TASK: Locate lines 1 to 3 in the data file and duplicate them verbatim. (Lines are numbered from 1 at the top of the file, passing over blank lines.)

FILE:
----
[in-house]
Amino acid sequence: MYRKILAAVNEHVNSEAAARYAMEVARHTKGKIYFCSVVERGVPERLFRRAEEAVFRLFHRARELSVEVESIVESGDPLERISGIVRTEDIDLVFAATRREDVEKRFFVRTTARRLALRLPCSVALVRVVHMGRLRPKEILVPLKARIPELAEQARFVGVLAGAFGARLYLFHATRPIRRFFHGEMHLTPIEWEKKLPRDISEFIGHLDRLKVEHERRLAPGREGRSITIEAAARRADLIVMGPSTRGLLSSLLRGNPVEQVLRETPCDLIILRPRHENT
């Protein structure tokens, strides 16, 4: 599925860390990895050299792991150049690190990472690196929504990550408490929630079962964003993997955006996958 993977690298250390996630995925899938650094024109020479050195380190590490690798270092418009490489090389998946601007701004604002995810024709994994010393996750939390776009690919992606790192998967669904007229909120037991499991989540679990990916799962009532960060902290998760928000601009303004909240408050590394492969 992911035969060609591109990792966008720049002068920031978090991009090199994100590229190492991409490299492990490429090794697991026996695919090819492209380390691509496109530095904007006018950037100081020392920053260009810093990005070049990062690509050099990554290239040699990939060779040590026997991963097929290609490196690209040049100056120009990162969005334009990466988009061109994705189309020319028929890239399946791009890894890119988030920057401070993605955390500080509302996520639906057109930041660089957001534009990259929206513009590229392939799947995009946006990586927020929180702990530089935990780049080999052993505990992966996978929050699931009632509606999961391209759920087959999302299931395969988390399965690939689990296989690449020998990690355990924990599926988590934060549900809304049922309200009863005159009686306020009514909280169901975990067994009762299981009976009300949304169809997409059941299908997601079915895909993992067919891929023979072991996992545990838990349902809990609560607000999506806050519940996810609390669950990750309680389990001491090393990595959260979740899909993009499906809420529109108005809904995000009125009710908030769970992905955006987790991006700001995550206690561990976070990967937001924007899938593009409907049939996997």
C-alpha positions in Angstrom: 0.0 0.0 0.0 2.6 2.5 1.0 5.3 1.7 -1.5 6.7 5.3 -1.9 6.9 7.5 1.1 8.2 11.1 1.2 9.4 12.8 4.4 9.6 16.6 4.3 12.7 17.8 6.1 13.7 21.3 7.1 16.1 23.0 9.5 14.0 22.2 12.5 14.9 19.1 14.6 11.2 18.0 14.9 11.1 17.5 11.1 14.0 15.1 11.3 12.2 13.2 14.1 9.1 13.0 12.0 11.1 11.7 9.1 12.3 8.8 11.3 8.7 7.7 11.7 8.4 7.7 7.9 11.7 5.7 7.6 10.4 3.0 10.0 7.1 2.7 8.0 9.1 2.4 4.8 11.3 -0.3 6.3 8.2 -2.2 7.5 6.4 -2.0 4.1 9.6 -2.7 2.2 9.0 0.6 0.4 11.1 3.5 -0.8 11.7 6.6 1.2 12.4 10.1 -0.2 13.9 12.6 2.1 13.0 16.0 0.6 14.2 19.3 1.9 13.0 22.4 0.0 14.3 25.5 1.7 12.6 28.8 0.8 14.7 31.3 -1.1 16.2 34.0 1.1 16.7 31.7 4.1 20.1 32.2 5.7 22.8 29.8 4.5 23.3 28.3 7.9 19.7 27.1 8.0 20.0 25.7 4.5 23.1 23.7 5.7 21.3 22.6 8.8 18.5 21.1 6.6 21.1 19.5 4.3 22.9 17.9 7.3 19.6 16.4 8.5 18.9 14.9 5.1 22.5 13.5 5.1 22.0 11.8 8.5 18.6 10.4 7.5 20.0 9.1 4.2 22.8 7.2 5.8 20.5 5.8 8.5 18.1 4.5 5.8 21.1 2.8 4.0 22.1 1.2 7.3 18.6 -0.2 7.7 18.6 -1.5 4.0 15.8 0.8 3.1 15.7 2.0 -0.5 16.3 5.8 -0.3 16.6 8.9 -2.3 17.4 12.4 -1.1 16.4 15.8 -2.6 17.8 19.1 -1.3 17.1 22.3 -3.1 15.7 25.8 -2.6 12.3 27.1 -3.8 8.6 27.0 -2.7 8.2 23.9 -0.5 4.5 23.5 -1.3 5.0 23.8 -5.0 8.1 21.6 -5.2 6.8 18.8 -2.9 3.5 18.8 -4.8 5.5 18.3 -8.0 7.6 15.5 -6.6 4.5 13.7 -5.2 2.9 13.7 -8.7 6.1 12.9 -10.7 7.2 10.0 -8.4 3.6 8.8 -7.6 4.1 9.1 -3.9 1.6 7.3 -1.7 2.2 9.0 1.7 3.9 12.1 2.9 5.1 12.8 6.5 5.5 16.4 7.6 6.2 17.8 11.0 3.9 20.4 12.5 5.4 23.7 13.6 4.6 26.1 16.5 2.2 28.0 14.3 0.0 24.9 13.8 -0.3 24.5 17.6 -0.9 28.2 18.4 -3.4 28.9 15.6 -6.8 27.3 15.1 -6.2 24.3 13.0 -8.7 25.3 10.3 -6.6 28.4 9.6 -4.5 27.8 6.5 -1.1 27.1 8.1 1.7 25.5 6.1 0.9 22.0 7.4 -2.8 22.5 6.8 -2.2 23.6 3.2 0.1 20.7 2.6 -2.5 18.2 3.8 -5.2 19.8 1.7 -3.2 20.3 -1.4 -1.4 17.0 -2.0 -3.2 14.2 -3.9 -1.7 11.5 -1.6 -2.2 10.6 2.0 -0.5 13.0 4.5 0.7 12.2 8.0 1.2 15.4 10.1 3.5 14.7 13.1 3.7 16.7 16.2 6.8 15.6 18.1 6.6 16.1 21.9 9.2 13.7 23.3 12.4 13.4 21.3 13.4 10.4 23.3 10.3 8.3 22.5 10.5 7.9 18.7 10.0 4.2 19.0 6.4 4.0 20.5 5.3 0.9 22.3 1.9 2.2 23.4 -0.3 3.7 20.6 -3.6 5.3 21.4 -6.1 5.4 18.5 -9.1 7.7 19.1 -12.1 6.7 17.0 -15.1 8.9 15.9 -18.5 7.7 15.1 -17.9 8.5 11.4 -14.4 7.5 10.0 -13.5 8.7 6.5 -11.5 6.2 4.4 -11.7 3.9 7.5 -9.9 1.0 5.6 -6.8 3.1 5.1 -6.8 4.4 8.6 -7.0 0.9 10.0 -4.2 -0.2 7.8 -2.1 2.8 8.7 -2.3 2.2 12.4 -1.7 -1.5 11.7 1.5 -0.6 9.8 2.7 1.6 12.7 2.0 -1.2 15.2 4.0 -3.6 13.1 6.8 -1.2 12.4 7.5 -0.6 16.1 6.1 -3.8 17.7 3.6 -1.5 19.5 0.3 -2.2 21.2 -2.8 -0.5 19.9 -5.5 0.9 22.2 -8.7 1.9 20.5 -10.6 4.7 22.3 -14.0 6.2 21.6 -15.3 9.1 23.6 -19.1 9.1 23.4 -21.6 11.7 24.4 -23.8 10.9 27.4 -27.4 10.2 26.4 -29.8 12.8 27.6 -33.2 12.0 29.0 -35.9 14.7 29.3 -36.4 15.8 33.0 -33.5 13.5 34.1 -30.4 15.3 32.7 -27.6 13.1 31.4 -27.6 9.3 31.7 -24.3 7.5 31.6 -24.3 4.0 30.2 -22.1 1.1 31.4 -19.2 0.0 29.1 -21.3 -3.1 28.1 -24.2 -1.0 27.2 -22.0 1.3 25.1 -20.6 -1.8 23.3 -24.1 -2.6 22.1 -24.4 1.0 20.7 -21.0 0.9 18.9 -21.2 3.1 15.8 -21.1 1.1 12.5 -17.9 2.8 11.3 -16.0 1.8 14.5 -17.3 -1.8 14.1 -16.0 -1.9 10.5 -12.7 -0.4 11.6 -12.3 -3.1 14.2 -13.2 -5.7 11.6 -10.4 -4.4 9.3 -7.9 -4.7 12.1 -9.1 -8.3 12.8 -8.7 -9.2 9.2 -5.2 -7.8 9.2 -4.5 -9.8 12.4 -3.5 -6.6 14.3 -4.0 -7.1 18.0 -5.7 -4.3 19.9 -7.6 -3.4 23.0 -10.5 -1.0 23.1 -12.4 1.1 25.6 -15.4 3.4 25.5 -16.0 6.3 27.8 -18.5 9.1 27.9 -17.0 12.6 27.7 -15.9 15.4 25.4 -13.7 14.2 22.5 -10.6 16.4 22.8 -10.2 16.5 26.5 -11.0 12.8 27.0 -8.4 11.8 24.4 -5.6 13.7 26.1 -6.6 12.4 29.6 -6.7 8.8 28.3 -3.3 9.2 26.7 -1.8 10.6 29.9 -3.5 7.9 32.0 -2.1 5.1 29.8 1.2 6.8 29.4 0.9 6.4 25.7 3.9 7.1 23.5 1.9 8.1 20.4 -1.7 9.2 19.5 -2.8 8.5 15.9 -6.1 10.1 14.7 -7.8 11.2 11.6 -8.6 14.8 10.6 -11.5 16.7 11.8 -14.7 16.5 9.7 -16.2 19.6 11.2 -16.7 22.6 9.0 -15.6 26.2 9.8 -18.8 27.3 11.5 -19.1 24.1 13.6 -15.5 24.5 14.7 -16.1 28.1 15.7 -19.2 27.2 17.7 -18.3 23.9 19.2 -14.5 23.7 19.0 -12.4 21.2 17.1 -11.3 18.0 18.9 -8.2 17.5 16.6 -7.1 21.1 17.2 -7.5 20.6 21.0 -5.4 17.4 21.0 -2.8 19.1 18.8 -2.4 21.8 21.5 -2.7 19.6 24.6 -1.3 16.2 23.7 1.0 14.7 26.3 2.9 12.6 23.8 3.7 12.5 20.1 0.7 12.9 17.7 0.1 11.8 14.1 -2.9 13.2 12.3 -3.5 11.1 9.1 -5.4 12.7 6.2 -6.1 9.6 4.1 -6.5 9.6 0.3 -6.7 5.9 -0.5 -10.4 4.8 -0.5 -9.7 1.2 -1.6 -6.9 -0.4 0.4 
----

[in-house]
Amino acid sequence: MYRKILAAVNEHVNSEAAARYAMEVARHTKGKIYFCSVVERGVPERLFRRAEEAVFRLFHRARELSVEVESIVESGDPLERISGIVRTEDIDLVFAATRREDVEKRFFVRTTARRLALRLPCSVALVRVVHMGRLRPKEILVPLKARIPELAEQARFVGVLAGAFGARLYLFHATRPIRRFFHGEMHLTPIEWEKKLPRDISEFIGHLDRLKVEHERRLAPGREGRSITIEAAARRADLIVMGPSTRGLLSSLLRGNPVEQVLRETPCDLIILRPRHENT
């Protein structure tokens, strides 16, 4: 599925860390990895050299792991150049690190990472690196929504990550408490929630079962964003993997955006996958 993977690298250390996630995925899938650094024109020479050195380190590490690798270092418009490489090389998946601007701004604002995810024709994994010393996750939390776009690919992606790192998967669904007229909120037991499991989540679990990916799962009532960060902290998760928000601009303004909240408050590394492969 992911035969060609591109990792966008720049002068920031978090991009090199994100590229190492991409490299492990490429090794697991026996695919090819492209380390691509496109530095904007006018950037100081020392920053260009810093990005070049990062690509050099990554290239040699990939060779040590026997991963097929290609490196690209040049100056120009990162969005334009990466988009061109994705189309020319028929890239399946791009890894890119988030920057401070993605955390500080509302996520639906057109930041660089957001534009990259929206513009590229392939799947995009946006990586927020929180702990530089935990780049080999052993505990992966996978929050699931009632509606999961391209759920087959999302299931395969988390399965690939689990296989690449020998990690355990924990599926988590934060549900809304049922309200009863005159009686306020009514909280169901975990067994009762299981009976009300949304169809997409059941299908997601079915895909993992067919891929023979072991996992545990838990349902809990609560607000999506806050519940996810609390669950990750309680389990001491090393990595959260979740899909993009499906809420529109108005809904995000009125009710908030769970992905955006987790991006700001995550206690561990976070990967937001924007899938593009409907049939996997």